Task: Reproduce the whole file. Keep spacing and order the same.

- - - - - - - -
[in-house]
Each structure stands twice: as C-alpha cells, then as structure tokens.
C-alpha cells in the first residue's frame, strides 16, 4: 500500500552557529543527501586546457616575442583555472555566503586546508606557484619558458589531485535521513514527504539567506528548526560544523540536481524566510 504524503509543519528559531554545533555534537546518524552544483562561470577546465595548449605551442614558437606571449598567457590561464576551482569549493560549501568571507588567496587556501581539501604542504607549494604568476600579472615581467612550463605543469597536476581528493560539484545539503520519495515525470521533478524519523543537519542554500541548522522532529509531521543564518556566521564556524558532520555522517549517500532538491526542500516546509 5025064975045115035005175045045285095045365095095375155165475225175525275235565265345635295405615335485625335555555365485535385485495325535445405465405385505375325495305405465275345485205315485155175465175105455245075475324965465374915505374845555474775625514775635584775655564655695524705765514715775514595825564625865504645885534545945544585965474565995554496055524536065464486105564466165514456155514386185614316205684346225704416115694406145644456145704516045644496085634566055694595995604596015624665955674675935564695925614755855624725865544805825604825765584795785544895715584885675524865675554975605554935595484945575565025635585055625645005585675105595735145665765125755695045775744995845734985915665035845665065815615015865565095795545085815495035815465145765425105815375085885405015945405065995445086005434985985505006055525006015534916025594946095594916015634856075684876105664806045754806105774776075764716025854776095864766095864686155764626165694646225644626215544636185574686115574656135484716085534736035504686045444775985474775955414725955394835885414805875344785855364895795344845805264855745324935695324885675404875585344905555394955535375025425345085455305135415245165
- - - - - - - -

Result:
[in-house]
Each structure stands twice: as C-alpha cells, then as structure tokens.
C-alpha cells in the first residue's frame, strides 16, 4: 500500500552557529543527501586546457616575442583555472555566503586546508606557484619558458589531485535521513514527504539567506528548526560544523540536481524566510 504524503509543519528559531554545533555534537546518524552544483562561470577546465595548449605551442614558437606571449598567457590561464576551482569549493560549501568571507588567496587556501581539501604542504607549494604568476600579472615581467612550463605543469597536476581528493560539484545539503520519495515525470521533478524519523543537519542554500541548522522532529509531521543564518556566521564556524558532520555522517549517500532538491526542500516546509 5025064975045115035005175045045285095045365095095375155165475225175525275235565265345635295405615335485625335555555365485535385485495325535445405465405385505375325495305405465275345485205315485155175465175105455245075475324965465374915505374845555474775625514775635584775655564655695524705765514715775514595825564625865504645885534545945544585965474565995554496055524536065464486105564466165514456155514386185614316205684346225704416115694406145644456145704516045644496085634566055694595995604596015624665955674675935564695925614755855624725865544805825604825765584795785544895715584885675524865675554975605554935595484945575565025635585055625645005585675105595735145665765125755695045775744995845734985915665035845665065815615015865565095795545085815495035815465145765425105815375085885405015945405065995445086005434985985505006055525006015534916025594946095594916015634856075684876105664806045754806105774776075764716025854776095864766095864686155764626165694646225644626215544636185574686115574656135484716085534736035504686045444775985474775955414725955394835885414805875344785855364895795344845805264855745324935695324885675404875585344905555394955535375025425345085455305135415245165